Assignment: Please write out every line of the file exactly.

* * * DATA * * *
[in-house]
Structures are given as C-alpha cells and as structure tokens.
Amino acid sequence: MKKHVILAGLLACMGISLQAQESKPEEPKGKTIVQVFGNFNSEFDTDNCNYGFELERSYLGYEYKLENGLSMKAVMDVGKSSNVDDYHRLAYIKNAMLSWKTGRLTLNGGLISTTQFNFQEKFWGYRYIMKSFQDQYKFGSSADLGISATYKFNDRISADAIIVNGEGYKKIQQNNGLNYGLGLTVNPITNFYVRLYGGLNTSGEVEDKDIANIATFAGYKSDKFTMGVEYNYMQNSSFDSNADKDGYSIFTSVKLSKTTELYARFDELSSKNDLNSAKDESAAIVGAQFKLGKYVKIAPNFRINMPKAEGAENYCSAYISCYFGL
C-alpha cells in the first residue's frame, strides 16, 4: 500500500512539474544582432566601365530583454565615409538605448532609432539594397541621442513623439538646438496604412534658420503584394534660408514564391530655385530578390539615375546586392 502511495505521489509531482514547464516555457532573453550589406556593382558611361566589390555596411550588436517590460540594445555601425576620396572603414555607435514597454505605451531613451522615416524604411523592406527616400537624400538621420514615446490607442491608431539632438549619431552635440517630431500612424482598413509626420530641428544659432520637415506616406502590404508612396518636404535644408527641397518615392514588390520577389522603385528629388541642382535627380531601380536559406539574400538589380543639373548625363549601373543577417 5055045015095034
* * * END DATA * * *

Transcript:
[in-house]
Structures are given as C-alpha cells and as structure tokens.
Amino acid sequence: MKKHVILAGLLACMGISLQAQESKPEEPKGKTIVQVFGNFNSEFDTDNCNYGFELERSYLGYEYKLENGLSMKAVMDVGKSSNVDDYHRLAYIKNAMLSWKTGRLTLNGGLISTTQFNFQEKFWGYRYIMKSFQDQYKFGSSADLGISATYKFNDRISADAIIVNGEGYKKIQQNNGLNYGLGLTVNPITNFYVRLYGGLNTSGEVEDKDIANIATFAGYKSDKFTMGVEYNYMQNSSFDSNADKDGYSIFTSVKLSKTTELYARFDELSSKNDLNSAKDESAAIVGAQFKLGKYVKIAPNFRINMPKAEGAENYCSAYISCYFGL
C-alpha cells in the first residue's frame, strides 16, 4: 500500500512539474544582432566601365530583454565615409538605448532609432539594397541621442513623439538646438496604412534658420503584394534660408514564391530655385530578390539615375546586392 502511495505521489509531482514547464516555457532573453550589406556593382558611361566589390555596411550588436517590460540594445555601425576620396572603414555607435514597454505605451531613451522615416524604411523592406527616400537624400538621420514615446490607442491608431539632438549619431552635440517630431500612424482598413509626420530641428544659432520637415506616406502590404508612396518636404535644408527641397518615392514588390520577389522603385528629388541642382535627380531601380536559406539574400538589380543639373548625363549601373543577417 5055045015095034